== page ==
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A model for inertial particles in curvilinear flows

  • Mike Garcia
  • Sumita PennathurEmail author
Research Paper
  • 53 Downloads

Abstract

The recent popularity of inertial microfluidic devices has driven attention towards the behavior of particles in flows within curvilinear microchannels for particle separation and concentration applications. The robust technique of inertial focusing is particularly advantageous in such applications, not only because curved geometries can greatly reduce the footprint of a lab-on-chip devices, but also because the coupling of secondary Dean flows to inertial forces allows for exquisite particle manipulations. However, the ability to accurately predict the behavior of inertial particles in a curvilinear channel is often based on empirical results, as the commonly used theoretical models treat the effects of Dean flow on an inertial particle to be a consequence of the undisturbed velocity field. In particular, this simplification is problematic when the size of the particle is comparable to that of the confining channel. Here we present the first complete direct numerical model that directly simulates a particle within a confined curvilinear flow. This numerical model allows us to not only investigate the three-dimensional focusing behavior of inertial particles but also determine the applicability of the point particle assumptions previous researchers have proposed. Finally, we propose a more computationally efficient second-order model that takes into account the full physics by relying on a perturbation expansion of the lateral forces, where the perturbation parameter is the curvature ratio of the channel. This simpler model can be used to efficiently and accurately predict the behavior of particles in complex channel geometries where the curvature may not be constant.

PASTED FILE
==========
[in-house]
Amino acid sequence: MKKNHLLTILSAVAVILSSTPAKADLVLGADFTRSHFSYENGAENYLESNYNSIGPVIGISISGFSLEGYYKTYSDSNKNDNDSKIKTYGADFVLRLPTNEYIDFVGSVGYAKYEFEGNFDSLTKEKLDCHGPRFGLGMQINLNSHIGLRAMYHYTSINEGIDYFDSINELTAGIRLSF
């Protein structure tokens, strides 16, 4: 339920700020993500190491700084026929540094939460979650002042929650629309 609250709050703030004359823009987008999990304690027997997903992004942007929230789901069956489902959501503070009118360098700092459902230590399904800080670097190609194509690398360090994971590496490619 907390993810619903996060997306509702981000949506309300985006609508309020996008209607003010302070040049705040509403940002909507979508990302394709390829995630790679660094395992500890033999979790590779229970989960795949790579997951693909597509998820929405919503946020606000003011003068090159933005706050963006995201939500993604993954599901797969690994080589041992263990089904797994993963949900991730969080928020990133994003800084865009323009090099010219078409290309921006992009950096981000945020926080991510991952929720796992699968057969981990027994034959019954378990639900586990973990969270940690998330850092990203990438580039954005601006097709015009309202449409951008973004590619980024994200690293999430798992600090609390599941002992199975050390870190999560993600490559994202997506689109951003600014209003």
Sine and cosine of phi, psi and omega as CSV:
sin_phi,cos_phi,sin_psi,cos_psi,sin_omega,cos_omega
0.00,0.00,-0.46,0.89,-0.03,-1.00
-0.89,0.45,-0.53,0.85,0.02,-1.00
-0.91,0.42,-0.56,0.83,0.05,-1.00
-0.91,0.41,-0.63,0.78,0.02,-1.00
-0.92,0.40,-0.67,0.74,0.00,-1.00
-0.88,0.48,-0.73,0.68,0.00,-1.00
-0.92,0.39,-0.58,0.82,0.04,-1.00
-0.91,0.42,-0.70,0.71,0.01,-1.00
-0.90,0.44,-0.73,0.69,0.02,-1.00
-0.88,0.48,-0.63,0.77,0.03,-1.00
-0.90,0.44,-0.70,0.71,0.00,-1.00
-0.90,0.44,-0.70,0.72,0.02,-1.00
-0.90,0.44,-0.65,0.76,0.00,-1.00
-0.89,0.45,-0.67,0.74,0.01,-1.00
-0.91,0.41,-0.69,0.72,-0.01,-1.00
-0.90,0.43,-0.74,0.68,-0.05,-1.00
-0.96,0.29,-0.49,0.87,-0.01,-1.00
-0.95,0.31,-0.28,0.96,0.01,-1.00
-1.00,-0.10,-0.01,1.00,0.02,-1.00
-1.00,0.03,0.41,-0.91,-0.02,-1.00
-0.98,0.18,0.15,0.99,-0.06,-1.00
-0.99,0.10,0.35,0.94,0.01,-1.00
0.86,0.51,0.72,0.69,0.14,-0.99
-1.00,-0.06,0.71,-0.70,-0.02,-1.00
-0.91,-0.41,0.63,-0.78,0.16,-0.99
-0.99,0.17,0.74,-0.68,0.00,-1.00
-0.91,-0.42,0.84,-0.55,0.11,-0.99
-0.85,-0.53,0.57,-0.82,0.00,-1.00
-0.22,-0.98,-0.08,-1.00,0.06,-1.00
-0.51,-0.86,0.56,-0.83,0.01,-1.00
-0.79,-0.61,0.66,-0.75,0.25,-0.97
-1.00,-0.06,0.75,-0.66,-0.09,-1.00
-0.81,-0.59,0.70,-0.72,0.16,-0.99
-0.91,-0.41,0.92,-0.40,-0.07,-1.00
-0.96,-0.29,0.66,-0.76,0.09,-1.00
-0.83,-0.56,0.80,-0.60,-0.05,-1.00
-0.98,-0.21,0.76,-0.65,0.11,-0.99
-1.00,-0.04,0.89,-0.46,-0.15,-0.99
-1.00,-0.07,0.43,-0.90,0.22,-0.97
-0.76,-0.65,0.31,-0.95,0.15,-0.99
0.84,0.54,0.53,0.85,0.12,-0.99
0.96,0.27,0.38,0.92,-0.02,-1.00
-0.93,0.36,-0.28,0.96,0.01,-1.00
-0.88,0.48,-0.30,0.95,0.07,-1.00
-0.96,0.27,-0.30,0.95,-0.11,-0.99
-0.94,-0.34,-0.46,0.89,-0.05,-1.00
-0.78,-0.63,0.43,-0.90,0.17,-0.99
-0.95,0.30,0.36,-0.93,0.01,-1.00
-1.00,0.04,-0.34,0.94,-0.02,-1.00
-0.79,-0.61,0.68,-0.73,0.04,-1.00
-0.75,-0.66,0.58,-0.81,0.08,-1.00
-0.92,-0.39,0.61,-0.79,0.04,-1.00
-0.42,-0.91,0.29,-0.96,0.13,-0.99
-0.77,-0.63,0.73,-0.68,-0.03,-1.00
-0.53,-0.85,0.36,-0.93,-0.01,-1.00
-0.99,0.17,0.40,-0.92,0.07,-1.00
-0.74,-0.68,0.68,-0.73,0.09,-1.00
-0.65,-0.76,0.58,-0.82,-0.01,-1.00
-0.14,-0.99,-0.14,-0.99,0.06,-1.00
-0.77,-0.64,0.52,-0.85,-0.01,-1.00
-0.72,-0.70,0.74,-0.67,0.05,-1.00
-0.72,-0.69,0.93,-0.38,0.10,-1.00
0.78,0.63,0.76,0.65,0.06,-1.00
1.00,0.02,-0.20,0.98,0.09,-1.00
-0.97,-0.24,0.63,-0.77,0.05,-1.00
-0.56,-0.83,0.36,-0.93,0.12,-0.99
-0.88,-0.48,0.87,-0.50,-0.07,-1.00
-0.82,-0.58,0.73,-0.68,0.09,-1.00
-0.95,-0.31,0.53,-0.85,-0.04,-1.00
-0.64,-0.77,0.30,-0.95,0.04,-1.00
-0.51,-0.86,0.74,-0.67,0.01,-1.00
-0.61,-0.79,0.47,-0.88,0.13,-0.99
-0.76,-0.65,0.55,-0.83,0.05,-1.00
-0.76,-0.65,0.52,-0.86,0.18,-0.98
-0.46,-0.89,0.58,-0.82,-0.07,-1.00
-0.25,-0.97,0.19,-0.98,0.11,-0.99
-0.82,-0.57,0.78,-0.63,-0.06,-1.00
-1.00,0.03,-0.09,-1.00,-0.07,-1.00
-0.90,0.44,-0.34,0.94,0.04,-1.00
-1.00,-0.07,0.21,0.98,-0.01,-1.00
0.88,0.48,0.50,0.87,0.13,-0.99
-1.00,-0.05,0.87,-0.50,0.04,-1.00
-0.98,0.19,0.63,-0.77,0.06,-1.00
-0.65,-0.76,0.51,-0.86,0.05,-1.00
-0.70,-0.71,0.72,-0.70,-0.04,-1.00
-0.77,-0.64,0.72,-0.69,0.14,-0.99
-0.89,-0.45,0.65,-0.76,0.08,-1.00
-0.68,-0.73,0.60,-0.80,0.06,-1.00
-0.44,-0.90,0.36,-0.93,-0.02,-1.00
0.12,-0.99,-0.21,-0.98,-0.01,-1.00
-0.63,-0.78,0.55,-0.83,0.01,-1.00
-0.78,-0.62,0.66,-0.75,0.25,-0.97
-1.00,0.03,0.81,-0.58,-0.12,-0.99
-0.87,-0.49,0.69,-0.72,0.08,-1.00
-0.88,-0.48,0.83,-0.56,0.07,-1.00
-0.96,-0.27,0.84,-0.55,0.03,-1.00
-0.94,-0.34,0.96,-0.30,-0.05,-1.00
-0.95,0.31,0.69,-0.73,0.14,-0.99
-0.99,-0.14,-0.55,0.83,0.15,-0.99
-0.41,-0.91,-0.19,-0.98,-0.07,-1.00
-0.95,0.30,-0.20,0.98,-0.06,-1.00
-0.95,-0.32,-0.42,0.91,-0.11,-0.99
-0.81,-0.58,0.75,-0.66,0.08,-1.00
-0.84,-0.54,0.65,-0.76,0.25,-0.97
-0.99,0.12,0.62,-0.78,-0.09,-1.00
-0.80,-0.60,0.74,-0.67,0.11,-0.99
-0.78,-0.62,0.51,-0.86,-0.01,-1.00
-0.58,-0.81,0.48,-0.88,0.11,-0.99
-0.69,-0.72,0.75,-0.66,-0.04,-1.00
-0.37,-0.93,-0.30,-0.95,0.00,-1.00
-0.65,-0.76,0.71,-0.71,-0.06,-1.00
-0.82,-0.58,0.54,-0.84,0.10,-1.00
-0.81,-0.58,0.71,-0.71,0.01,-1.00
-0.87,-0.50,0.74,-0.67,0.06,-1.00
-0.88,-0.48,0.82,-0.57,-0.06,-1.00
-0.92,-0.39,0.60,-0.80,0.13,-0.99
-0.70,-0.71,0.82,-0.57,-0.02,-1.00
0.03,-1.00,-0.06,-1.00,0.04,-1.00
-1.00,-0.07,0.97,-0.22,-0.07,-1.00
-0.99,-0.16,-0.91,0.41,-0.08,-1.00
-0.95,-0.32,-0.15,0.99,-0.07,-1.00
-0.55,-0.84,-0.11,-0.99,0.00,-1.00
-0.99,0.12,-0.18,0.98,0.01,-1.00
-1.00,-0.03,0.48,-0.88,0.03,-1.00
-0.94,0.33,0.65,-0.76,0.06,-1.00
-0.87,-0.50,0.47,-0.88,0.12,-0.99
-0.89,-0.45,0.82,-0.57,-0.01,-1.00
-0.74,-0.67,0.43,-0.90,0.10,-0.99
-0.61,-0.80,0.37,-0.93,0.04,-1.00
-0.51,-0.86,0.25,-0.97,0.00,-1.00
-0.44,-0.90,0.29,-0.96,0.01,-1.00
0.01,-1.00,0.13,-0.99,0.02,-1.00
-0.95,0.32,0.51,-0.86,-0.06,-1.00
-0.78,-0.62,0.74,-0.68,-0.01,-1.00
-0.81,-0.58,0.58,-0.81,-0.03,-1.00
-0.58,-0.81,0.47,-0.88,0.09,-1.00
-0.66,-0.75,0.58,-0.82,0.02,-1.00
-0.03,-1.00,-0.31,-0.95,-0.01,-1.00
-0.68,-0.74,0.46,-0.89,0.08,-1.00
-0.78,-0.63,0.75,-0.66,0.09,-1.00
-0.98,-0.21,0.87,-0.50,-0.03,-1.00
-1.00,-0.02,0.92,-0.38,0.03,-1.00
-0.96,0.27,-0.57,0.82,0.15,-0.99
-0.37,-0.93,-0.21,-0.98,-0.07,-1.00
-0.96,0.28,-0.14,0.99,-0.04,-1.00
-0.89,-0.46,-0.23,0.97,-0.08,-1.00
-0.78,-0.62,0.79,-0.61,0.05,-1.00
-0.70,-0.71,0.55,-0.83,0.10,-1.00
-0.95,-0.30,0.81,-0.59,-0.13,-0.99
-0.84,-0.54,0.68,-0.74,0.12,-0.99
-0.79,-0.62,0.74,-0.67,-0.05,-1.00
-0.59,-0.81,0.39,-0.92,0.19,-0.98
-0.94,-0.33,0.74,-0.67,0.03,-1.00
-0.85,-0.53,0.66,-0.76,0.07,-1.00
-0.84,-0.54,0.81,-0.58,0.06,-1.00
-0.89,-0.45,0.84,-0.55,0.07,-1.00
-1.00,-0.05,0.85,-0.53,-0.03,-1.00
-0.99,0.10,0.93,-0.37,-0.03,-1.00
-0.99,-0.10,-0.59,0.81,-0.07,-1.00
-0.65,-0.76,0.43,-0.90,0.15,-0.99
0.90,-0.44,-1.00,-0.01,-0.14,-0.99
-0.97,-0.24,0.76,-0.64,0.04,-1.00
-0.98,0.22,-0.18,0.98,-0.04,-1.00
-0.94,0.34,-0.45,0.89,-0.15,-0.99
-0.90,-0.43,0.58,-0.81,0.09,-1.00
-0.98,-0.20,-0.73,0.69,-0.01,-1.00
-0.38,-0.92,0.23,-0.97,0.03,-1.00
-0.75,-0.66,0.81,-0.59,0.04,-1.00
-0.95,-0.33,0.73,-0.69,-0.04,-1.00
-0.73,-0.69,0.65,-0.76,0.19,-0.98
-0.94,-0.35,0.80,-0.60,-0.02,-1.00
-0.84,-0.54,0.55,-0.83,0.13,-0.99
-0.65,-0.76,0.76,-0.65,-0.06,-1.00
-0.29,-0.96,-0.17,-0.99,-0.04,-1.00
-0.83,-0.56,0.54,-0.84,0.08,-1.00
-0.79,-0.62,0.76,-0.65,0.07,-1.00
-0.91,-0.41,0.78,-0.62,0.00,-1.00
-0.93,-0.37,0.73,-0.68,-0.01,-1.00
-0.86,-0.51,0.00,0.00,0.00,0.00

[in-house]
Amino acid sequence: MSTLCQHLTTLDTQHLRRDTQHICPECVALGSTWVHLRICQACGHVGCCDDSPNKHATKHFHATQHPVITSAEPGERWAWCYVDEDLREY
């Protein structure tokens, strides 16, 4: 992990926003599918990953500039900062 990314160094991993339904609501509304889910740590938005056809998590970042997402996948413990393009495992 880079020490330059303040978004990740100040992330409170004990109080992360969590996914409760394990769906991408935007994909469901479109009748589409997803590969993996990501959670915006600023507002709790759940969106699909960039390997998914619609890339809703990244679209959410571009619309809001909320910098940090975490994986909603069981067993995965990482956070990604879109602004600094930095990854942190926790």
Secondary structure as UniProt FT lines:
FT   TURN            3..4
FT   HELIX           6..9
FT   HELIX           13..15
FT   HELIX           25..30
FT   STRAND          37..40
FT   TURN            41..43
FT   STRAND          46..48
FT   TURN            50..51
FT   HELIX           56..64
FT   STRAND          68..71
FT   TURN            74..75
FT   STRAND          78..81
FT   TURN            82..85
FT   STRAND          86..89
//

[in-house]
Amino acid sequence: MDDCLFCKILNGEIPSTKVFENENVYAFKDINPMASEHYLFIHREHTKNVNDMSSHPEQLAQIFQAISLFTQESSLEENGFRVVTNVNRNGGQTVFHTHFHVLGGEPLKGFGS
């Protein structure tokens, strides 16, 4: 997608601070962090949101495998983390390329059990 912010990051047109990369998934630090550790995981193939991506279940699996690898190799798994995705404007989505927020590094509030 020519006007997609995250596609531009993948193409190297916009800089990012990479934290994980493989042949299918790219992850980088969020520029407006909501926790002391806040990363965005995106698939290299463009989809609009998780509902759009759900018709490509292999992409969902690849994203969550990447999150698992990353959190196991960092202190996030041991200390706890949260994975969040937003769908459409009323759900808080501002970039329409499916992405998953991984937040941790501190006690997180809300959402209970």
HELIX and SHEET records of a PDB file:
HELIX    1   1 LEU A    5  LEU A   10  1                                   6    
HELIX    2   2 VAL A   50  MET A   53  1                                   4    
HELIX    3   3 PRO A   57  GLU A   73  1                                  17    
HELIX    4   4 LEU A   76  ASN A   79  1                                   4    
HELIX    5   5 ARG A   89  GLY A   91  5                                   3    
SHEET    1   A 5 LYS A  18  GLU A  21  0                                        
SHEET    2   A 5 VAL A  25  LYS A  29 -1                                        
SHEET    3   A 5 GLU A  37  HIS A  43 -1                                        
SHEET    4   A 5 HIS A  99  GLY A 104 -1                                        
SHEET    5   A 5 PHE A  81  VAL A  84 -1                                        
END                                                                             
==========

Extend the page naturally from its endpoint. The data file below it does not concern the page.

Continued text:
Keywords

Inertial microfluidics Particle separations Microfluidic design 

Notes

Acknowledgements

The authors would like to thank Professor Paolo Luzzato-Fegiz for insightful discussion regarding rotating reference frames. Mike Garcia was supported by the Institute for Collaborative Biotechnologies through Grants no. W911NF-09-D-0001 and no. W911NF-12-1-0031 through the U.S. Army Research Office. The content of the information does not necessarily reflect the position of the policy of the government, and no official endorsement should be inferred

Supplementary material

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Copyright information

© Springer-Verlag GmbH Germany, part of Springer Nature 2019

Authors and Affiliations

  1. 1.University of California Santa BarbaraSanta BarbaraUSA

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